Instructor(s) Huneeus, Alexandra
This course explores the main debates and schools of thoughts within socio-legal studies. The goal is to expose students to the various ways in which social scientists think about law and legal institutions, and how law matters to society, politics and culture. The course is divided into five units. The first unit introduces students to the meta-theories about the origins of law, and of the relation of law to society. The second unit introduces theories of legal behavior: why do people obey, or not, the law? The third unit explores the resolution of disputes, and how actors and the institutions in which they are embedded shape the outcomes. The fourth explores the question of the relation between law and social change: can law be used to shape politics and society? And how, in turn, does societal change affect law? Finally, the fifth unit turns to law beyond the nation-state, exploring the dynamics of plural legal orders above and below the nation-state.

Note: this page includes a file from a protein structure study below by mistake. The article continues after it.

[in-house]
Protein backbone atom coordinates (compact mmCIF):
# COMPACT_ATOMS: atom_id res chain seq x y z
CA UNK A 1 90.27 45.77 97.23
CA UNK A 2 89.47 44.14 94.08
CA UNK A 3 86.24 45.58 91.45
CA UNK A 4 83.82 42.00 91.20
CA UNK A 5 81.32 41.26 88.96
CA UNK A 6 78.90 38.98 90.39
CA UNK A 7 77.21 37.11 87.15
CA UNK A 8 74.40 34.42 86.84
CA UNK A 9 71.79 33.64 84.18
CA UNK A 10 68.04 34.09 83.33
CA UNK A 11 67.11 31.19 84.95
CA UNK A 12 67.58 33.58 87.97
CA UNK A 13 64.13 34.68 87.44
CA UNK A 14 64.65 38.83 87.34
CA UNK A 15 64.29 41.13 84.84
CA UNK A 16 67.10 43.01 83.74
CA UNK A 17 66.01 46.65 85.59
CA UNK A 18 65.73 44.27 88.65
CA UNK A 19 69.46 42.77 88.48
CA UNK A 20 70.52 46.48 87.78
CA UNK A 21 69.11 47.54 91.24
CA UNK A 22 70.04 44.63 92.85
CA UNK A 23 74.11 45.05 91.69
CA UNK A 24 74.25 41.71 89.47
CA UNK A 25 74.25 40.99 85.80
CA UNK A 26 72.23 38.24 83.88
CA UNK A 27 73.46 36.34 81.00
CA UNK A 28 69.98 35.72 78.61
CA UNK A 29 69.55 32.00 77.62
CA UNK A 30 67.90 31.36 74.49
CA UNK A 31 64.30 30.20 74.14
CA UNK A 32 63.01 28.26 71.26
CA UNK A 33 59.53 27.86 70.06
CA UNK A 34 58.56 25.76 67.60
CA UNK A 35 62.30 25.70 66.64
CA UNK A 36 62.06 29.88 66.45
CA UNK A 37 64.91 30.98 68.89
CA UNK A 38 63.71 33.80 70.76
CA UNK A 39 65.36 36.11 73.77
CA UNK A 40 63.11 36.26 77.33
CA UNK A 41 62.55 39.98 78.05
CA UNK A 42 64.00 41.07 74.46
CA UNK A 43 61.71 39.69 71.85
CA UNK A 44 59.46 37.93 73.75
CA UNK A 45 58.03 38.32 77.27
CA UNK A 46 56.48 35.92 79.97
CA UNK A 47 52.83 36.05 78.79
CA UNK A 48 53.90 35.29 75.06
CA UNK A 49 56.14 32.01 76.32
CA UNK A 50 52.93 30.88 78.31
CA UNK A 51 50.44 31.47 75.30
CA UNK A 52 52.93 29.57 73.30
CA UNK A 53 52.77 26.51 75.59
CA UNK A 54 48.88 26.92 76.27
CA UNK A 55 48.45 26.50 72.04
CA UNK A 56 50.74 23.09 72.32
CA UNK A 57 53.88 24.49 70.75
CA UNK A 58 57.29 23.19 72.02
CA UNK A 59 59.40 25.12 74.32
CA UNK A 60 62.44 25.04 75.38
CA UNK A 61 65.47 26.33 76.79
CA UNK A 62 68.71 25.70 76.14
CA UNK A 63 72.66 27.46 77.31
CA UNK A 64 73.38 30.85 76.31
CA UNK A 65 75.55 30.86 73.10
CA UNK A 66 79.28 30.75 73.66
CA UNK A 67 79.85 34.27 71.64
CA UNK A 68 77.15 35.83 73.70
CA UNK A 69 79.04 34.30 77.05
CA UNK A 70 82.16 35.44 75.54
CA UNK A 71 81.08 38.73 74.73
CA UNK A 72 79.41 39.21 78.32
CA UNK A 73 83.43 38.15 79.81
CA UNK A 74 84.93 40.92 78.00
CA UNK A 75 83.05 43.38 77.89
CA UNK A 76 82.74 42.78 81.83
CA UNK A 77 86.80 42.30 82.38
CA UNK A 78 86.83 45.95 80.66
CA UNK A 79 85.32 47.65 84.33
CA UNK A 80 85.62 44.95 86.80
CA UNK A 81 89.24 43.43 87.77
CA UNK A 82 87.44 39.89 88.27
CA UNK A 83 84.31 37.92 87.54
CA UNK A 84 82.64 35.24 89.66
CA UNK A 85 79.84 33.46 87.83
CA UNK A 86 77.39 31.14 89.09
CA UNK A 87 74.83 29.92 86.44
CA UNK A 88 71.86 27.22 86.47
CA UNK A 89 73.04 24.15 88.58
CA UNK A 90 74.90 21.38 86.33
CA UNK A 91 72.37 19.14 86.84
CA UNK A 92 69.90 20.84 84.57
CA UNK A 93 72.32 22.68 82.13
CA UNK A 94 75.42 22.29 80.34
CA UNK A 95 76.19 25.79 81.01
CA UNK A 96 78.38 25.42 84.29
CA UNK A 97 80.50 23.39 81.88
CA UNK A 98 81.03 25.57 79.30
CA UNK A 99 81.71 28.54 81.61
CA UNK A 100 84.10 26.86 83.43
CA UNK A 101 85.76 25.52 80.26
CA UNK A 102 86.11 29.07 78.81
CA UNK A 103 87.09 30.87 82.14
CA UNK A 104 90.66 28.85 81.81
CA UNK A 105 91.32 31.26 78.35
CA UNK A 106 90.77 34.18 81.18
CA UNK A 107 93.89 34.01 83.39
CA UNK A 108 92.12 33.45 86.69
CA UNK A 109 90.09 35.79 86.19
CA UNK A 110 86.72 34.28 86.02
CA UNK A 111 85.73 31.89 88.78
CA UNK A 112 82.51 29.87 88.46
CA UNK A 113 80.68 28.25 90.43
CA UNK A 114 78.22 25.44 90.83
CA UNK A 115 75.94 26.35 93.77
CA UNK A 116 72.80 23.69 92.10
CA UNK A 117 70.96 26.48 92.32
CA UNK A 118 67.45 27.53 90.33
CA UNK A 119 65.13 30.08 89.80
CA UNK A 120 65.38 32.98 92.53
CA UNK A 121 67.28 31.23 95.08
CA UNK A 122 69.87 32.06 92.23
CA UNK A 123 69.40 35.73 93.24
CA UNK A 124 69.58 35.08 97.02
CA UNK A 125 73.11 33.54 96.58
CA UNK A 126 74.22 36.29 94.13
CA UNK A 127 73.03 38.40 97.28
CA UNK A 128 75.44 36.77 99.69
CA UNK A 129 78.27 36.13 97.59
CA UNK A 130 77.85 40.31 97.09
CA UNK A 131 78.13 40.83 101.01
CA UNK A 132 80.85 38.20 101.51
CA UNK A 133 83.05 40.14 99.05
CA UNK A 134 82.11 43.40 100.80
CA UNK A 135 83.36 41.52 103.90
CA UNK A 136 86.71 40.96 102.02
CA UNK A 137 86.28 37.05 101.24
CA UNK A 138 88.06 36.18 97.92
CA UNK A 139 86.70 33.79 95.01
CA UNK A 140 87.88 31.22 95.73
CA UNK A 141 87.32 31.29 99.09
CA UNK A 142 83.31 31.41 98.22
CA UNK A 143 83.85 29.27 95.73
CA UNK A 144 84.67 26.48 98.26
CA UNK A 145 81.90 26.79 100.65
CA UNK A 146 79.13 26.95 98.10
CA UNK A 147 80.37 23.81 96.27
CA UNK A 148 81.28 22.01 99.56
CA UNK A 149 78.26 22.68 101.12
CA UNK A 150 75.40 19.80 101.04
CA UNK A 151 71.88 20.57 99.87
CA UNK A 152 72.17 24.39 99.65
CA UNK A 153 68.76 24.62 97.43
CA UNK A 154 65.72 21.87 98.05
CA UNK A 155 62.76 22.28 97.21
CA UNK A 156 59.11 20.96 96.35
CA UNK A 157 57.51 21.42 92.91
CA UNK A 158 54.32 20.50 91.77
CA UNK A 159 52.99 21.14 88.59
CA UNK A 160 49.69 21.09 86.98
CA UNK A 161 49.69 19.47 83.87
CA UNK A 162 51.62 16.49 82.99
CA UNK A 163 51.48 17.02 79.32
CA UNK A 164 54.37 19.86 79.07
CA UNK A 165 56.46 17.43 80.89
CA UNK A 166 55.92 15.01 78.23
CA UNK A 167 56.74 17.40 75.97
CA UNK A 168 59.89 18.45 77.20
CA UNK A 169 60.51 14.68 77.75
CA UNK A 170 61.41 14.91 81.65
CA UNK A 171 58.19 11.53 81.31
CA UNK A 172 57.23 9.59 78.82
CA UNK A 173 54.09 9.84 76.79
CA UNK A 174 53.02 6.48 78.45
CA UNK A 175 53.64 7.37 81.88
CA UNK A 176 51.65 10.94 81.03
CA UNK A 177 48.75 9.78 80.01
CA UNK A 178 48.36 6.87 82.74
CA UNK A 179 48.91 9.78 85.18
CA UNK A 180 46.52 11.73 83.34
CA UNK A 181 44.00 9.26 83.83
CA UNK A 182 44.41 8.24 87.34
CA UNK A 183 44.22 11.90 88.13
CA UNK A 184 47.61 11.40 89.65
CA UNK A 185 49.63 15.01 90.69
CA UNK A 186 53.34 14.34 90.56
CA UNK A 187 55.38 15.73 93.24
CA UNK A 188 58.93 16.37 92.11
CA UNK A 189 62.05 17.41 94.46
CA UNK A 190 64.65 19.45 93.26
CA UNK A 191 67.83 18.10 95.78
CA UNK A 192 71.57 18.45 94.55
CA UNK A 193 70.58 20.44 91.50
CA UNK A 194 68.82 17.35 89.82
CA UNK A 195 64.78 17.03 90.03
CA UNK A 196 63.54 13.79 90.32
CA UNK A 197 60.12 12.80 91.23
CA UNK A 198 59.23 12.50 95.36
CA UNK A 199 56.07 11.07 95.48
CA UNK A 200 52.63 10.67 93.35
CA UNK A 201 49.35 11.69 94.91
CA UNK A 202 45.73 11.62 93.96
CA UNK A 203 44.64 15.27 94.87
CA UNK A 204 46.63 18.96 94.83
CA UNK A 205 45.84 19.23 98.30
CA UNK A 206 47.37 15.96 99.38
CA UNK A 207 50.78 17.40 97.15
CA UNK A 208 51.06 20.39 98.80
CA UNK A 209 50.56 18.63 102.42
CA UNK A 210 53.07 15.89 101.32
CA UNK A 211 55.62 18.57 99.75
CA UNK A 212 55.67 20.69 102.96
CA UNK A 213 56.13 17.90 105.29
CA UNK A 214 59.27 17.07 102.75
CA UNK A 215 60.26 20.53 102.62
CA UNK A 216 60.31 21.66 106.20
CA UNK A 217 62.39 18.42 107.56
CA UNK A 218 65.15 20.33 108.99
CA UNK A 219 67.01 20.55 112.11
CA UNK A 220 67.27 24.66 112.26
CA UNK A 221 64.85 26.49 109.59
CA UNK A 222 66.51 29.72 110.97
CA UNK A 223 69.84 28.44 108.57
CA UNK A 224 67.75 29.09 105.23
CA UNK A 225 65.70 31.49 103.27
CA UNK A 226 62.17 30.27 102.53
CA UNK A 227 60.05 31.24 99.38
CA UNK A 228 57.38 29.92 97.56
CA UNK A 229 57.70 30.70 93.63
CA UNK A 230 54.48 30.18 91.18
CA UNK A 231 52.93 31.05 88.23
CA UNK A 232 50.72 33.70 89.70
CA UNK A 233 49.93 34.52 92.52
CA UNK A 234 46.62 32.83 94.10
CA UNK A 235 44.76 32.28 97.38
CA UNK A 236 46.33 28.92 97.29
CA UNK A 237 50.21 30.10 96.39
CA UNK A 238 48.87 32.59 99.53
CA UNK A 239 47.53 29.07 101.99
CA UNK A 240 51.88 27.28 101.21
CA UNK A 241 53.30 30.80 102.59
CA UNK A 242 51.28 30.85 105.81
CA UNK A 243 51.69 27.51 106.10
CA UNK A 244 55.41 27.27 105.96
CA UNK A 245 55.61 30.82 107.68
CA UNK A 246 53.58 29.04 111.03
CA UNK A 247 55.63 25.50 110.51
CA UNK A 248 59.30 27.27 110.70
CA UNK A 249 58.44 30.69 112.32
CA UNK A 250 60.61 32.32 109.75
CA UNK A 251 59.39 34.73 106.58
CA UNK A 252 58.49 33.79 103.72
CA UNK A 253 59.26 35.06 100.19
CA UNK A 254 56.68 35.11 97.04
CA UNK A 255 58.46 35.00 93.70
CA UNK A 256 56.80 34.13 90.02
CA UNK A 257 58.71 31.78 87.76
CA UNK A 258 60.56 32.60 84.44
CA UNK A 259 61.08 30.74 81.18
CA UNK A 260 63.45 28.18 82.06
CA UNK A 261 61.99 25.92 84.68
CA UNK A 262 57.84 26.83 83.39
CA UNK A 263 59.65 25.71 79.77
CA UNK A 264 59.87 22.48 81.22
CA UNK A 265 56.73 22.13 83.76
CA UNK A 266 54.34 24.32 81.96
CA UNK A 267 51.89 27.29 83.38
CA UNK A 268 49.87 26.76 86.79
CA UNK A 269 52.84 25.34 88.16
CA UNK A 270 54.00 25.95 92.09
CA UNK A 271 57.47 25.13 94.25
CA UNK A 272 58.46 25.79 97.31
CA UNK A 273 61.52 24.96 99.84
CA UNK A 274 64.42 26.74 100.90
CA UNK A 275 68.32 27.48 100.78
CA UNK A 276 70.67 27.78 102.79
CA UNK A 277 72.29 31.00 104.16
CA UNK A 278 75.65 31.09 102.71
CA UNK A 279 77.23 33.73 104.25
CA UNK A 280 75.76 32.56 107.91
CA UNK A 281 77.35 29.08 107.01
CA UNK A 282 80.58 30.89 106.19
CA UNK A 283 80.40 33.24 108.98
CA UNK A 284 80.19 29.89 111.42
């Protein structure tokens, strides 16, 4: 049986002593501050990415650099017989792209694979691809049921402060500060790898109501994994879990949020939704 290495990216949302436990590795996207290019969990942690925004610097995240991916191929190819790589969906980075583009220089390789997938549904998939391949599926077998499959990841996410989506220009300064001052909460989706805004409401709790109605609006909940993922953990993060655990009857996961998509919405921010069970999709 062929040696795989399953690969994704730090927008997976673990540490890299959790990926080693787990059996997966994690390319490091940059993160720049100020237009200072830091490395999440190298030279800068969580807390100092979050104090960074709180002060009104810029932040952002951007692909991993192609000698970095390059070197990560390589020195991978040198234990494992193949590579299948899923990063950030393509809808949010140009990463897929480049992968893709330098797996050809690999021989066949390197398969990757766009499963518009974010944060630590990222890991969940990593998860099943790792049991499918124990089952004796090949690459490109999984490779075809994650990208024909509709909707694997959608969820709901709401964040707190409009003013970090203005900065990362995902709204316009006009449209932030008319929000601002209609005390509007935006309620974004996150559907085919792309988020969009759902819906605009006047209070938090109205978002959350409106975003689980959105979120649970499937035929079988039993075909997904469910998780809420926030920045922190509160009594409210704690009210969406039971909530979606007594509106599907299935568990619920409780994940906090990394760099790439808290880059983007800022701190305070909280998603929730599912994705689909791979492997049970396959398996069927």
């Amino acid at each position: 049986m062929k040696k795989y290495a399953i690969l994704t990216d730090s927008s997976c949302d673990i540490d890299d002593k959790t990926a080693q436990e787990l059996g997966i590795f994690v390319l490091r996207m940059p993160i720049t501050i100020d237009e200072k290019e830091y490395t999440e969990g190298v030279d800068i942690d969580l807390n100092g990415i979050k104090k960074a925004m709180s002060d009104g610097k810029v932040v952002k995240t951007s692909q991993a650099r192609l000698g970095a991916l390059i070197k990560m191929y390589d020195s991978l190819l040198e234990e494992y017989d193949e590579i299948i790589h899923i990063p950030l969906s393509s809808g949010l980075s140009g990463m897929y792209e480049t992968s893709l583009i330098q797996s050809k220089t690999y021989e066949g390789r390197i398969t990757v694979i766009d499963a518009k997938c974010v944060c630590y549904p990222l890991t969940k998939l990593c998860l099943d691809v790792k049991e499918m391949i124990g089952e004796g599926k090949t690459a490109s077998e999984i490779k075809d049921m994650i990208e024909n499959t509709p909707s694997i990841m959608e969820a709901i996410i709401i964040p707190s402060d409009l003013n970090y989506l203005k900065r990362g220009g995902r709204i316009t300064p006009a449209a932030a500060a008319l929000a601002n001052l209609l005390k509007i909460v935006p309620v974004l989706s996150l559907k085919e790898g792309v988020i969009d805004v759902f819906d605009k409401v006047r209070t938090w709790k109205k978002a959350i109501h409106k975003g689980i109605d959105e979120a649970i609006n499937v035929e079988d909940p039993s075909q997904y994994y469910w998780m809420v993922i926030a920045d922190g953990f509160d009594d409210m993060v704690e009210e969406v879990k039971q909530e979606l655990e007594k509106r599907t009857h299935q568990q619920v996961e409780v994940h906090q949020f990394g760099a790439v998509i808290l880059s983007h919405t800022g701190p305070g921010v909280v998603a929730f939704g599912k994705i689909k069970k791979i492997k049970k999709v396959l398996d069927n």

The course is comparative in scope, and takes an interdisciplinary approach that encompasses psychology, political science, anthropology and legal scholarship as well as sociology. Students are encouraged to seek contrasts and commonalities across these various topics and across the differing disciplinary approaches. The course material is appropriate for both advanced undergraduates and graduate/law students, although the reading expectations will be somewhat higher for the latter than for the former. Discussions and assignments on contemporary legal issues will provide opportunities to draw connections between sociological theories and current events.